Collier J, Longmore M, Scally P. Oxford handbook of clinical specialties. Oxford: Oxford University Press, 2003.
Longmore JM, Hope RA, Longmore M, Wilkinson I, Torok E. Oxford handbook of clinical medicine. Oxford: Oxford University Press, 2001.
Kumar PJ, Clark ML. Clinical medicine. Saunders, 2002.
Ellis H, Calne RY. Lecture notes on general surgery. Oxford: Blackwell Science, 2003.
Campbell S, Lees C. Obstetrics by ten teachers. 17th ed. London: Hodder Arnold, 2000.
Clayton SG. Gynaecology by ten teachers. London: Arnold, 2004.
Coles U. PLAB: 1000 extended matching questions. London: Royal Society of Medicine Press, 2002.
*The resources mentioned in this article are not a complete list but those recommended by the candidates and examiners the authors interviewed for this article.
Otmane El Mezoued, a refugee general practitioner from Algeria, explains some of his difficulties with PLAB “In Algeria we had to write essays. In this country there are MCQs, EMQs, and OSCEs. You have to learn exam technique. I didn't pass PLAB 1 the first time. I thought books would be enough, but even if you are a genius and try to do PLAB without practising EMQs, you will fail. Go to any PLAB centre and wait for people who have just done the exam. Ask them when they come out where the study groups are. I joined a study group and passed.”
If you don't know the culture and how people react to bereavement, you will fail
Otmane also encountered some cultural difficulties with the OSCE: “For part 2 there may be a station on how to break bad news. If you don't know the culture and how people react to bereavement, you will fail. In the United Kingdom you involve patients in management decisions, and they have the right to know what is wrong with them. In Algeria, if a patient has cancer you talk to the family and they decide whether to tell the patient. The family make those decisions, not the clinician. Be careful with body language. If you come from a Mediterranean country you use more hand gestures, which UK patients might interpret as aggressive. I have problems controlling my hands. Now I clasp my hands together and interlink my fingers. Make yourself familiar with how UK hospitals run. What are the protocols? How do you take blood? How do you put a urinary catheter in? If you don't see how people do it in this country, you are in trouble.”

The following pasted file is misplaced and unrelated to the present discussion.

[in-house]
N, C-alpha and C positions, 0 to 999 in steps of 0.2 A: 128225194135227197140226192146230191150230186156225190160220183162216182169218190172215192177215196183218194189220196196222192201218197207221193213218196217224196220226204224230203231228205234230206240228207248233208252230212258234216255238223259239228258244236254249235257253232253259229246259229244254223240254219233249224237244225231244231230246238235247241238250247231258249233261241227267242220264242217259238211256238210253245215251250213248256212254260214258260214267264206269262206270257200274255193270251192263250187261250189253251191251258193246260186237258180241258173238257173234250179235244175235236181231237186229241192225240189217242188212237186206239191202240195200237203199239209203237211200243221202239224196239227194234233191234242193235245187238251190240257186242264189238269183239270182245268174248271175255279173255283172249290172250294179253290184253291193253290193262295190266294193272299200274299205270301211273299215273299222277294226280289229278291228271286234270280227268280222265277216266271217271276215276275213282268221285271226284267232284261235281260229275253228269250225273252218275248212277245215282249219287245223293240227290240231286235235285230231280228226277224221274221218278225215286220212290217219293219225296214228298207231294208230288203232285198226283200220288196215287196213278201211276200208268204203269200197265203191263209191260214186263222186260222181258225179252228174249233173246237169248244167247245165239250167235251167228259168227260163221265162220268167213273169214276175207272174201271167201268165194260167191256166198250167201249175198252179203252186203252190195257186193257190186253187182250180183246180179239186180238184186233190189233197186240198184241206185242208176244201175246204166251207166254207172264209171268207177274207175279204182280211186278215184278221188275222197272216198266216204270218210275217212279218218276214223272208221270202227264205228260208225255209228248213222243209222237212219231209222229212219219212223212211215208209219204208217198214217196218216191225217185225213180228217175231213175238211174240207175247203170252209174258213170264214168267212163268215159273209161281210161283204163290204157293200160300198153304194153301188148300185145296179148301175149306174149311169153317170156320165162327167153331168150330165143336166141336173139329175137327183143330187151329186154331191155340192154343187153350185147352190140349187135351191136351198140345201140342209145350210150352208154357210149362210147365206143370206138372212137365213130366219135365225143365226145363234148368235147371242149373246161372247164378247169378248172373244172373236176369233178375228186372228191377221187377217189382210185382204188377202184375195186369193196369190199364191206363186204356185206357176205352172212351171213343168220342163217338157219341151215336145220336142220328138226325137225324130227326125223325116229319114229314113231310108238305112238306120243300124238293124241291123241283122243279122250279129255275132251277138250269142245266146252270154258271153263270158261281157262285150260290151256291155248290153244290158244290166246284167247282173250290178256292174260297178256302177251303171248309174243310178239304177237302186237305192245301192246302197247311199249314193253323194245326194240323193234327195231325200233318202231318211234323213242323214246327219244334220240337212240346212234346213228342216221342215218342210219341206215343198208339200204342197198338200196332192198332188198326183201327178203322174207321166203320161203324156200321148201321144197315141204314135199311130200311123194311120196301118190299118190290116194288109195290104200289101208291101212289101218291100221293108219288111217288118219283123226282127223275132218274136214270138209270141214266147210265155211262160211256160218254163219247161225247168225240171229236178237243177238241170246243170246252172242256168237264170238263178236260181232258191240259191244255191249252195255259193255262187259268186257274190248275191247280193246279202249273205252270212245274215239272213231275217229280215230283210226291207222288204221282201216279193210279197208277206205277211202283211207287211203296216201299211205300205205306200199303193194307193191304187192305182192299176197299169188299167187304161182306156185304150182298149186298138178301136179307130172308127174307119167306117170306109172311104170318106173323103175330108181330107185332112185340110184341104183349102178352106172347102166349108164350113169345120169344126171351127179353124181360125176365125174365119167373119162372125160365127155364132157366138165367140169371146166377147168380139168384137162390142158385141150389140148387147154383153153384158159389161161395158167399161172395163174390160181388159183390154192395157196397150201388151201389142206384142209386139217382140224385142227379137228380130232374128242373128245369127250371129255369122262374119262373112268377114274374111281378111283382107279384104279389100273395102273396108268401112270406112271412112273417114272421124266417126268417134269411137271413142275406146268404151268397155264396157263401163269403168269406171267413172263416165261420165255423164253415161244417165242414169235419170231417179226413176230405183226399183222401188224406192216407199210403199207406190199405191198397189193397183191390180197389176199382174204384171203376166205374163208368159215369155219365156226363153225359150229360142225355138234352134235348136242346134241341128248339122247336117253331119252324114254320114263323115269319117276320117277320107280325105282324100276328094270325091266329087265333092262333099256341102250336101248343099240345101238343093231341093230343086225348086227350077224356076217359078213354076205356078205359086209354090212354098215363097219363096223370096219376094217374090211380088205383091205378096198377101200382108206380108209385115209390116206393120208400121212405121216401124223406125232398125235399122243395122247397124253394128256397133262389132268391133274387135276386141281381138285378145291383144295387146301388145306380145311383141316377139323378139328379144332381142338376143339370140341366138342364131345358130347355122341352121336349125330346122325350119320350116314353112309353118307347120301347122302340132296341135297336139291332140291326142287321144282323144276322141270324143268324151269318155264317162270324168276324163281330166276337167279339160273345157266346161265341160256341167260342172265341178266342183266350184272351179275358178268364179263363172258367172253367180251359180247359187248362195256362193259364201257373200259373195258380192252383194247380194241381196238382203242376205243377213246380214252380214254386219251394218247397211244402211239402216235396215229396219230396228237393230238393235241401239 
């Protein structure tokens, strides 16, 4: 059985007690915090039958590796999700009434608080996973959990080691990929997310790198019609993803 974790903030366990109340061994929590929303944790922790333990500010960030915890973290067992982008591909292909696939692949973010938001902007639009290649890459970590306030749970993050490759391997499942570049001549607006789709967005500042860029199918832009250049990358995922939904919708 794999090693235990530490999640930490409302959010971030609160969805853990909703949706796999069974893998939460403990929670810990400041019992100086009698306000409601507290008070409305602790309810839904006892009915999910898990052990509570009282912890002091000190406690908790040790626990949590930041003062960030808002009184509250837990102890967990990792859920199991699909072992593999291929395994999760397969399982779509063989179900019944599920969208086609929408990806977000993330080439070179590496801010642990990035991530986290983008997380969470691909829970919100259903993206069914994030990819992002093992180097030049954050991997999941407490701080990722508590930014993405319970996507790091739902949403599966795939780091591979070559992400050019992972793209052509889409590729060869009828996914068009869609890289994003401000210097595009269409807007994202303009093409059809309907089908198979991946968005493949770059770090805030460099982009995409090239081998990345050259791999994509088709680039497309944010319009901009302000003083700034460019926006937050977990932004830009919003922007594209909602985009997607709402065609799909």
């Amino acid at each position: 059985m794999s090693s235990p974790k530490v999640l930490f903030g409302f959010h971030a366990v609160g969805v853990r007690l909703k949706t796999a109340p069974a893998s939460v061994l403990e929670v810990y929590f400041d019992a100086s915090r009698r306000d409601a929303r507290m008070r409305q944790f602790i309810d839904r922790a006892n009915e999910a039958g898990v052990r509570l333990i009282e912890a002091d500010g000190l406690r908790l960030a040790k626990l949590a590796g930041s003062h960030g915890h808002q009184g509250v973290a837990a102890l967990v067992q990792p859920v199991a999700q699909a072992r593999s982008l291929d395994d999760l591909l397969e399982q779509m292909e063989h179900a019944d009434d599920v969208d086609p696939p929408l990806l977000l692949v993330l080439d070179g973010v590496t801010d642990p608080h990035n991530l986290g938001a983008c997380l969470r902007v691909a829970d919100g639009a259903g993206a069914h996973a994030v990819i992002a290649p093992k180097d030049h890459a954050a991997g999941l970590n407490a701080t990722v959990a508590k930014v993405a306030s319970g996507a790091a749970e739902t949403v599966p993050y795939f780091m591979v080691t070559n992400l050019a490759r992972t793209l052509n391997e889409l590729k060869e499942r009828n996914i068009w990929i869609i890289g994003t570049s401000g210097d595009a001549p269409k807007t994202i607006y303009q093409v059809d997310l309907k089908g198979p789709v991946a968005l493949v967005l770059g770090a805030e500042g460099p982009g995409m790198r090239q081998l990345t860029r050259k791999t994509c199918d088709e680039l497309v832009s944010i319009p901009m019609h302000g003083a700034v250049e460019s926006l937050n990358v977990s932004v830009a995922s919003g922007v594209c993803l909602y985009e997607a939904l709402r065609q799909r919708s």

A refugee paediatrician from Afghanistan who also wished to remain anonymous describes his frustrations with PLAB: “I did a driving test here and passed on my fourth attempt. PLAB is like a driving test. It is about doing things in a certain way. I took PLAB so many times I gave up and just left it. I realised I was knocking at a closed door, but I had to keep on knocking. If you want to make it, keep knocking. I went back and sat it and passed.”
Essentials for PLAB part 2
Make sure you are competent at the following clinical skills: examining respiratory, cardiovascular, abdominal and neurological systems, examination of joints, vaginal examination including taking a cervical smear, funduscopy, taking blood, inserting an intravenous cannula, inserting a urinary catheter, inserting a nasogastic tube and checking its position on an x ray, blood pressure measurement.
Practise obtaining informed consent to common procedures. Be able to explain clinical conditions in layman's terms. You should be able to break bad news of a variety of conditions, including motor neurone disease, multiple sclerosis, and cancer.
Peter Cross freelance journalist